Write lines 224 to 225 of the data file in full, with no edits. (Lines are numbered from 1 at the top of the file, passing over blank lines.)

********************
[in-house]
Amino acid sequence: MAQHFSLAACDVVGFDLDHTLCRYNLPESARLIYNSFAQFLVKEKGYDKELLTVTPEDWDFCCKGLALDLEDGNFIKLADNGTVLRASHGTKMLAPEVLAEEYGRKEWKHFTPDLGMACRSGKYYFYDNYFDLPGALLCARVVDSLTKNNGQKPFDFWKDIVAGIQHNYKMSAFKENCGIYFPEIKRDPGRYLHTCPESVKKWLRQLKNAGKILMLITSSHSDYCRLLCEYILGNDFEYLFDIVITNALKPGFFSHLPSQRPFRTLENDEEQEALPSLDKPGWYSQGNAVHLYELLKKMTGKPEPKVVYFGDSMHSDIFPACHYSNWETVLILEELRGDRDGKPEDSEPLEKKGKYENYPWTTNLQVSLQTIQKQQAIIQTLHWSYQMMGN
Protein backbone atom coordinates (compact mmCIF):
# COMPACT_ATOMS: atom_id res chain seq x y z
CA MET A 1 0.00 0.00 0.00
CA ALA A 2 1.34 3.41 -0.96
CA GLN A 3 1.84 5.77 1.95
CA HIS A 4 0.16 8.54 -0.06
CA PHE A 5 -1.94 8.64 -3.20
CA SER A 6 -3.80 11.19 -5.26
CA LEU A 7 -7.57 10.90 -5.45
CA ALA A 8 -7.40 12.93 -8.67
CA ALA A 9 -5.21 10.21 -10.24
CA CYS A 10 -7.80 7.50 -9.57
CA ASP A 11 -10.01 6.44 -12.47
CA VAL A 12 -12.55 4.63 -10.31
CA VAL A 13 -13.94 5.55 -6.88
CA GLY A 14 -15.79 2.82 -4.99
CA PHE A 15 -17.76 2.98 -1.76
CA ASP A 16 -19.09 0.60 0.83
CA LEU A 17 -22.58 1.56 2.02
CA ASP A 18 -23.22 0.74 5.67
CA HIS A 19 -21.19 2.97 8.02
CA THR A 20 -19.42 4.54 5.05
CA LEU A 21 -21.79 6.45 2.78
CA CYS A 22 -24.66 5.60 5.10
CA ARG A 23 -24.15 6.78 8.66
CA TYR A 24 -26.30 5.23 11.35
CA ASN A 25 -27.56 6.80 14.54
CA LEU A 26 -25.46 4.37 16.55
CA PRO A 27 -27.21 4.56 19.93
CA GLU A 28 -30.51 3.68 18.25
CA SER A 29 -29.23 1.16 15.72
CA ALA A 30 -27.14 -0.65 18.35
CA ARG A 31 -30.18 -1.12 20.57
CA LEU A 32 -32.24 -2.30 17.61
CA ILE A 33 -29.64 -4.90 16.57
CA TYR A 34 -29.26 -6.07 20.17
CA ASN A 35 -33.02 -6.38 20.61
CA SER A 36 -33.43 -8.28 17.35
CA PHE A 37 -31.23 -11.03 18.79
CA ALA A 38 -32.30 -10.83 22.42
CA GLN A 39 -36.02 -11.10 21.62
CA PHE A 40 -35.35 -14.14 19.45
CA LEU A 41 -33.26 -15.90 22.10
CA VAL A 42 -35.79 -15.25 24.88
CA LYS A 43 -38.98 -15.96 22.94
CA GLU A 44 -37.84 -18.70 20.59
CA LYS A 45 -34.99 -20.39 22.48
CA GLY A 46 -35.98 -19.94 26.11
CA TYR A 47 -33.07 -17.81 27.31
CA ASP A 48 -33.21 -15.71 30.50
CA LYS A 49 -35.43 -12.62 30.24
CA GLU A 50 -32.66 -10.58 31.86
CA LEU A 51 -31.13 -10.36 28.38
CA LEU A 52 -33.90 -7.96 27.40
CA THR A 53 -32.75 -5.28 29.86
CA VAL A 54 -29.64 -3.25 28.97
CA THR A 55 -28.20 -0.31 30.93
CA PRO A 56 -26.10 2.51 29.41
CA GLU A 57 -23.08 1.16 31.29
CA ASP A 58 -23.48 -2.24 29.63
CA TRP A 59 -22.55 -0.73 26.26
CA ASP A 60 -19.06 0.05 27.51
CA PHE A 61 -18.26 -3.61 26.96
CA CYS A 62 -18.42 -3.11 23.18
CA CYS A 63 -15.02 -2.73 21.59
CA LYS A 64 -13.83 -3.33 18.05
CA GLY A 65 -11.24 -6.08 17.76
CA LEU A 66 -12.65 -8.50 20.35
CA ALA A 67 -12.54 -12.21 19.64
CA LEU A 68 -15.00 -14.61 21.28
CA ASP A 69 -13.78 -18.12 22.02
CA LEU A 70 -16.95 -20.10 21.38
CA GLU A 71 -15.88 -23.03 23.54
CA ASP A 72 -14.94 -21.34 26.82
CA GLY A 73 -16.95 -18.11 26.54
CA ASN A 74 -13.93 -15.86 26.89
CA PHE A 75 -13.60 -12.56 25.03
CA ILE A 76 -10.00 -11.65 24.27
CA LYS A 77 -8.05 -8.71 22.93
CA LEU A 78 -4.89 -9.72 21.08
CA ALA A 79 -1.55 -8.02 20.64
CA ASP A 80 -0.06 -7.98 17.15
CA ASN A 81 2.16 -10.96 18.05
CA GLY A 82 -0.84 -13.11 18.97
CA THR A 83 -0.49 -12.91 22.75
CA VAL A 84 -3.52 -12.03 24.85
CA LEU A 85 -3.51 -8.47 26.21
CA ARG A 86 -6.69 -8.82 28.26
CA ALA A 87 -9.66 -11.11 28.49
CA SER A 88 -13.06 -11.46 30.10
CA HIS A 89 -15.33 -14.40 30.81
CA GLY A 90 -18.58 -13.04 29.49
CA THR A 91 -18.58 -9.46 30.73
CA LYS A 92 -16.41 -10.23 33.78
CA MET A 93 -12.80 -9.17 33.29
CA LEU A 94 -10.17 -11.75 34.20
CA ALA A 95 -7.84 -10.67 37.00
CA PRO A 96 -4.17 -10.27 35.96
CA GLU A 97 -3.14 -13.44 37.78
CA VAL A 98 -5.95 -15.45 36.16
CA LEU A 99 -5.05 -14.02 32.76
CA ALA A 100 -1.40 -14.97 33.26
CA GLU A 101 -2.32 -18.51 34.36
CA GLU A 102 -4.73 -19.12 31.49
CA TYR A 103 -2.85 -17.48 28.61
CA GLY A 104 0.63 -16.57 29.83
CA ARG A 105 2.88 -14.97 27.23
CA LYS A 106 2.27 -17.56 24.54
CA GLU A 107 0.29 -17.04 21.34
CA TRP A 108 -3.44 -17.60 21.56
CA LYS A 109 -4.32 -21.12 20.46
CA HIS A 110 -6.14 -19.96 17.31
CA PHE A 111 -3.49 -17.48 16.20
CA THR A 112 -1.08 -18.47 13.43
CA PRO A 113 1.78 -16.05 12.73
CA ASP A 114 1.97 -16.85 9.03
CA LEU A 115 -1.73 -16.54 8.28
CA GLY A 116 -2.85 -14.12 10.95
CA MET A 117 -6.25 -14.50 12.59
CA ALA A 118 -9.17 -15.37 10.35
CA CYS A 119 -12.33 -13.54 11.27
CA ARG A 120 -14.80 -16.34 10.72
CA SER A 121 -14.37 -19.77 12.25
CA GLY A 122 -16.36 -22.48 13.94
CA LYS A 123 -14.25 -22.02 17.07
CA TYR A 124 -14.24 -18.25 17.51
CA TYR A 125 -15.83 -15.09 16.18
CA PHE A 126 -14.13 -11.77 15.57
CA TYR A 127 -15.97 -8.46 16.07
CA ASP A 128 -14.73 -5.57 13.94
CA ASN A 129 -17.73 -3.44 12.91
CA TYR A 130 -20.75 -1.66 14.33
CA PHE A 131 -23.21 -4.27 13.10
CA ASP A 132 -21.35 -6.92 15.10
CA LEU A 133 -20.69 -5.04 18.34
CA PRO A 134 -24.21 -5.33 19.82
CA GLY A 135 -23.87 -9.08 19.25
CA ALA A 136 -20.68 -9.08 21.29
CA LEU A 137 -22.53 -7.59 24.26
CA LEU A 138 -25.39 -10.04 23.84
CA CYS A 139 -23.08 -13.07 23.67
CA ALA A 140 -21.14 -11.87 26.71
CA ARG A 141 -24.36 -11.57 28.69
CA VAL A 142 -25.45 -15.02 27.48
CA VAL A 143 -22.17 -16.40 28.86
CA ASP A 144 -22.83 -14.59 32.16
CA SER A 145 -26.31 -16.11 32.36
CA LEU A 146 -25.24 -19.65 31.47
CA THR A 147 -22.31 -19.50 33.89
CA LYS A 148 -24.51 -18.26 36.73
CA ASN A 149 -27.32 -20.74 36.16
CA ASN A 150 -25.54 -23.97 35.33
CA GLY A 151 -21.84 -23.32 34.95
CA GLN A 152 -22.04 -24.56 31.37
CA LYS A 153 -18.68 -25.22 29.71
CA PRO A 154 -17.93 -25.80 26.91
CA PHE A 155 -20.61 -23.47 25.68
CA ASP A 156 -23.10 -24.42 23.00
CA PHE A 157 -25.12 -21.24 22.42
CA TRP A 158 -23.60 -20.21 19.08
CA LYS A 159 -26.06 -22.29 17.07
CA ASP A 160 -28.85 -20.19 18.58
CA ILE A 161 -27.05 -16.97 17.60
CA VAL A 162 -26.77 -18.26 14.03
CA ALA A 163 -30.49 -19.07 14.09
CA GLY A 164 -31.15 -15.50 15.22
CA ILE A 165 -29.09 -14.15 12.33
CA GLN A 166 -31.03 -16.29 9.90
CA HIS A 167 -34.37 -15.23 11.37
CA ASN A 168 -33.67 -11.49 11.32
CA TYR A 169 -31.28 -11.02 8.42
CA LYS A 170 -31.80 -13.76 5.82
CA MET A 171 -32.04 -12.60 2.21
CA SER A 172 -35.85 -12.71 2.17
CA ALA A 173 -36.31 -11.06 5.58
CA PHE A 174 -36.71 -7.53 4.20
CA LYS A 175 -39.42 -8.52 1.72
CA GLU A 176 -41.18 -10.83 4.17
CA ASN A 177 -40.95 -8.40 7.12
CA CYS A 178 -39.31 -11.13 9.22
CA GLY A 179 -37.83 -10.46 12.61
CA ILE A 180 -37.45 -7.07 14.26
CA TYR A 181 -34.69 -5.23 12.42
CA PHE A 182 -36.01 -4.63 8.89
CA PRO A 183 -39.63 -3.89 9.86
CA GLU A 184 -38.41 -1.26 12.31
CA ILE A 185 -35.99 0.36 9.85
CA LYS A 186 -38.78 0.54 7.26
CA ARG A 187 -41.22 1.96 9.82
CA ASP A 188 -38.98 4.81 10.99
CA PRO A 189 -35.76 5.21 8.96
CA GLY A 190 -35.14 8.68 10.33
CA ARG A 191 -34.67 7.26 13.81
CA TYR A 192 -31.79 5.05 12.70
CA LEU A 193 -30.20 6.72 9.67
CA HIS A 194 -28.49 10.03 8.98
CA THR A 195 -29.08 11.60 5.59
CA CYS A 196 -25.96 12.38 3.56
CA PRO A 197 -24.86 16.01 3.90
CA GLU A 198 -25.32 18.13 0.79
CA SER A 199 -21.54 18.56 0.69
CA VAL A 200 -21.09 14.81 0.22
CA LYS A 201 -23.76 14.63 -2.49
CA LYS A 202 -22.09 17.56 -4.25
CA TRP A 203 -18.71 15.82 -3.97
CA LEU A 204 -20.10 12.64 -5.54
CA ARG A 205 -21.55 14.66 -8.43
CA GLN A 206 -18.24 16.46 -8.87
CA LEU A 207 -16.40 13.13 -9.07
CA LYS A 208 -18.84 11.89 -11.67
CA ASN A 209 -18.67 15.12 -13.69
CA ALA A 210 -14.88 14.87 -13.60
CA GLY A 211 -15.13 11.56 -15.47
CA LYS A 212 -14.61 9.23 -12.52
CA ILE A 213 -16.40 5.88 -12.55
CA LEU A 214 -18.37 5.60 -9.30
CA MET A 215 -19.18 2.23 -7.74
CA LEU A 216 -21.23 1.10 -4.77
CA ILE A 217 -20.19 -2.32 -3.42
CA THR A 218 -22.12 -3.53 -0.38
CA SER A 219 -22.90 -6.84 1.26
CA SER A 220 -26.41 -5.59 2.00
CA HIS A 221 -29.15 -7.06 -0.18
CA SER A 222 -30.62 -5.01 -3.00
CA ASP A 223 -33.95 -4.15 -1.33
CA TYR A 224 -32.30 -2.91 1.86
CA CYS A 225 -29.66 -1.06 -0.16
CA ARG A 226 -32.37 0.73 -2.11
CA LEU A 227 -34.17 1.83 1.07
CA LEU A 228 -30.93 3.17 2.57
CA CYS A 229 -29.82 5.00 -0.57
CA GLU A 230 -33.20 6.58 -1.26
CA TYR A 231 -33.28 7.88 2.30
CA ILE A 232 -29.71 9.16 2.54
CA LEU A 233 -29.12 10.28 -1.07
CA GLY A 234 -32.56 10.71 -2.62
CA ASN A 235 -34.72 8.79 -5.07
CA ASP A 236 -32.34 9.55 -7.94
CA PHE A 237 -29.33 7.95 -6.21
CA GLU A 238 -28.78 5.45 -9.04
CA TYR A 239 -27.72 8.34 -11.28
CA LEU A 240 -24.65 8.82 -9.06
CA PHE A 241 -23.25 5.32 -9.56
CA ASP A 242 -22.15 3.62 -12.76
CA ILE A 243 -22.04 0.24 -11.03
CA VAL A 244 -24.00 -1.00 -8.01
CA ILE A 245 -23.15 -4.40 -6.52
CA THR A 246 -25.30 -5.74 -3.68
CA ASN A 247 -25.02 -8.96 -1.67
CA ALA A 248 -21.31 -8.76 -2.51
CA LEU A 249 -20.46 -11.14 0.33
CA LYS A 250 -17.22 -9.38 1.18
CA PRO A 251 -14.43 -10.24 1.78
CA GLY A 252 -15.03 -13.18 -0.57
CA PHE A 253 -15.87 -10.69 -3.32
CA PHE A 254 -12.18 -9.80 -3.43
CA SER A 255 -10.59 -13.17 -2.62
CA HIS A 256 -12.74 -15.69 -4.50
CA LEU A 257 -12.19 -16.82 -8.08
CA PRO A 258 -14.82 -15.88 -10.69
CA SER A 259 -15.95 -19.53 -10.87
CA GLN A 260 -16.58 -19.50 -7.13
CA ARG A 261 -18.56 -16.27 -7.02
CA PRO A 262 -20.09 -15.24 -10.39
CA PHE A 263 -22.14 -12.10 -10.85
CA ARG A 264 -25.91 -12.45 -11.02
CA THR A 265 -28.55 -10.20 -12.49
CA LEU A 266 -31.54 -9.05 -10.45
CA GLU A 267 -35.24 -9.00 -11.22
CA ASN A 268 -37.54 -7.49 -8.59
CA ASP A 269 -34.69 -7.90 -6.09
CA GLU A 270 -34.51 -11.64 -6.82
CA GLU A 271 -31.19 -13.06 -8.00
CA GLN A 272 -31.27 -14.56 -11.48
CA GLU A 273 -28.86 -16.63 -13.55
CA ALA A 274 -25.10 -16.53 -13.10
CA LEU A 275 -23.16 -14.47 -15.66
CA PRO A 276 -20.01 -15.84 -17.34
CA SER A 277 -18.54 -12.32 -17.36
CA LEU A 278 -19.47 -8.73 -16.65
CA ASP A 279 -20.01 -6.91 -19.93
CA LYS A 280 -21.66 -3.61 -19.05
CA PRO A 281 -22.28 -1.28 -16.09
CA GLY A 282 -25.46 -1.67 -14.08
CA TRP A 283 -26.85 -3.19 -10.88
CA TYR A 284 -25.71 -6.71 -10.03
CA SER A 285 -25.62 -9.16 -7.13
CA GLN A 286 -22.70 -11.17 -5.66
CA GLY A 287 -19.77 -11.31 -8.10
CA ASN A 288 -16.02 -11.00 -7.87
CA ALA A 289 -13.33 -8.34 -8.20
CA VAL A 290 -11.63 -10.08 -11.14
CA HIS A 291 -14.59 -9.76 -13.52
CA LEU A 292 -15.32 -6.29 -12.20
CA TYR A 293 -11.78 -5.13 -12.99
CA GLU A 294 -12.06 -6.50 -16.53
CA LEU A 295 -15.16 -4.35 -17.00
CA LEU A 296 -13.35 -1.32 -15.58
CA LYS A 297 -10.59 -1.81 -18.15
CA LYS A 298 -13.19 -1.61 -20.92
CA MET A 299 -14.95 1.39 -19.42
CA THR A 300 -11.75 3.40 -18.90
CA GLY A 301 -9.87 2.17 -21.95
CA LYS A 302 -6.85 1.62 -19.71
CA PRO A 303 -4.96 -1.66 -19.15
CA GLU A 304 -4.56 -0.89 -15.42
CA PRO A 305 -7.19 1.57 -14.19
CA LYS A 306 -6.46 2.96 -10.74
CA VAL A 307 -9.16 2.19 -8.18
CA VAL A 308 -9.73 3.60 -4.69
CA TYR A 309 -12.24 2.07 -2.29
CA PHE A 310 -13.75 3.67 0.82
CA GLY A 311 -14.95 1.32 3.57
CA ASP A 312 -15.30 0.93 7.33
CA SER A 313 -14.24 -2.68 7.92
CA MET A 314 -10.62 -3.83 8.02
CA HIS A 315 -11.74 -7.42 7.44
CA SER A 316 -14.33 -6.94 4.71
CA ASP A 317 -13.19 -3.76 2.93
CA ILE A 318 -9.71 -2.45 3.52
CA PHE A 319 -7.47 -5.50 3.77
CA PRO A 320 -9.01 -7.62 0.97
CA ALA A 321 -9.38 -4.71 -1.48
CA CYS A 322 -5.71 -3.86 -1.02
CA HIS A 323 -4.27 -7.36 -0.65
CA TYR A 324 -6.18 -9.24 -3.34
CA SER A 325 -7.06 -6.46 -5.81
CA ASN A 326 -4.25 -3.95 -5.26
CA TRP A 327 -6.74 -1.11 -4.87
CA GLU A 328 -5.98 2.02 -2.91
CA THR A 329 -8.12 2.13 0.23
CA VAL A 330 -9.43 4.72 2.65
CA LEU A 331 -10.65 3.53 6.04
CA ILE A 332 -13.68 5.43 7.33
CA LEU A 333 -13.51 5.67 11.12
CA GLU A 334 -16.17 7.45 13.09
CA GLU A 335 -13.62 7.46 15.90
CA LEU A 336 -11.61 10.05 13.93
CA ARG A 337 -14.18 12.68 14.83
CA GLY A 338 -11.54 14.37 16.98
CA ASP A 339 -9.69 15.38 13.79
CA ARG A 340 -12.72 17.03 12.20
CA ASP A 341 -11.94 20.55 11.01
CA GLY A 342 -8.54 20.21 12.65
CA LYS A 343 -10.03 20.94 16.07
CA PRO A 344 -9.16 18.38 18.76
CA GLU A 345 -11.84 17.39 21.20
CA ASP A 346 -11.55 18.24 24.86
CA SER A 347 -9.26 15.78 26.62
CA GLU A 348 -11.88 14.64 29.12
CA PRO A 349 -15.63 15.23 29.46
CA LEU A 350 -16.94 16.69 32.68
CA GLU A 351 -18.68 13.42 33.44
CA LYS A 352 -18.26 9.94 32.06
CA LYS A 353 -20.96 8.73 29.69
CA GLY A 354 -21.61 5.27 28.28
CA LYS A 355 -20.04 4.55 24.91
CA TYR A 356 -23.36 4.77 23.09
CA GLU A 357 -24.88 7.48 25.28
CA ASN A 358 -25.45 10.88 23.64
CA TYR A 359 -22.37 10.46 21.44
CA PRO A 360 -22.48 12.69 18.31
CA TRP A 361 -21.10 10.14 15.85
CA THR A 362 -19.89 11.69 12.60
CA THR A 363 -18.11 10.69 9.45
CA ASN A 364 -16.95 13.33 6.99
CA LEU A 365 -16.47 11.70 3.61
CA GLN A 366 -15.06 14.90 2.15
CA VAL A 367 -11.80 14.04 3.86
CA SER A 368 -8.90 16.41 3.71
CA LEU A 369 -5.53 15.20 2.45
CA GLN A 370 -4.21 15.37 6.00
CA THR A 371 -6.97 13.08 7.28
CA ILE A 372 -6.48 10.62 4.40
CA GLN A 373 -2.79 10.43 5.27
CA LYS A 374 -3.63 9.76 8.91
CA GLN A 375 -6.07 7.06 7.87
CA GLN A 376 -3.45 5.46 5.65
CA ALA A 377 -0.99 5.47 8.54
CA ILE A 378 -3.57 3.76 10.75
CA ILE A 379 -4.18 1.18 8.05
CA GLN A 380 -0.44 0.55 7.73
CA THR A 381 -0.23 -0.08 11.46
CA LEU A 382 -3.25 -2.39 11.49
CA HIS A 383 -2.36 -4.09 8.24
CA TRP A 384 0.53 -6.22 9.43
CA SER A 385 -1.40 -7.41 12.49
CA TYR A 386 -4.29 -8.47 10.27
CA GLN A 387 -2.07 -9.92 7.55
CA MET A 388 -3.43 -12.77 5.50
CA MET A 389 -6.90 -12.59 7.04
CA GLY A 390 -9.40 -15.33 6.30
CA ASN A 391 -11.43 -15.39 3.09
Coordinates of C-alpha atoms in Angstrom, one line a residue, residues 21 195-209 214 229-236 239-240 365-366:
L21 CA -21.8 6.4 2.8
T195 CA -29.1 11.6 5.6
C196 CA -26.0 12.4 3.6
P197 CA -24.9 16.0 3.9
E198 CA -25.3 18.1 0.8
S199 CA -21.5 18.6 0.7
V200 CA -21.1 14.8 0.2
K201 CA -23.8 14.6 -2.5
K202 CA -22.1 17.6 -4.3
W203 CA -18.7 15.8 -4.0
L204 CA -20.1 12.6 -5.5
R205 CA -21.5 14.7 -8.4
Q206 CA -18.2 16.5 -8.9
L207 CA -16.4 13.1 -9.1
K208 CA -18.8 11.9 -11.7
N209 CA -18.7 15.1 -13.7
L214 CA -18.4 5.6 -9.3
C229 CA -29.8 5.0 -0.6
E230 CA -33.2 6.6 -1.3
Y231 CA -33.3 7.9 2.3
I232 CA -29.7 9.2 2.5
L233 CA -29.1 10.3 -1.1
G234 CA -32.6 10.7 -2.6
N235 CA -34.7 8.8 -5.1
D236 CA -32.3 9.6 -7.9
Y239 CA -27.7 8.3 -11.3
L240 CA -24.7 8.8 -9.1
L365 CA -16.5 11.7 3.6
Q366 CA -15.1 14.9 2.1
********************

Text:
CA SER A 220 -26.41 -5.59 2.00
CA HIS A 221 -29.15 -7.06 -0.18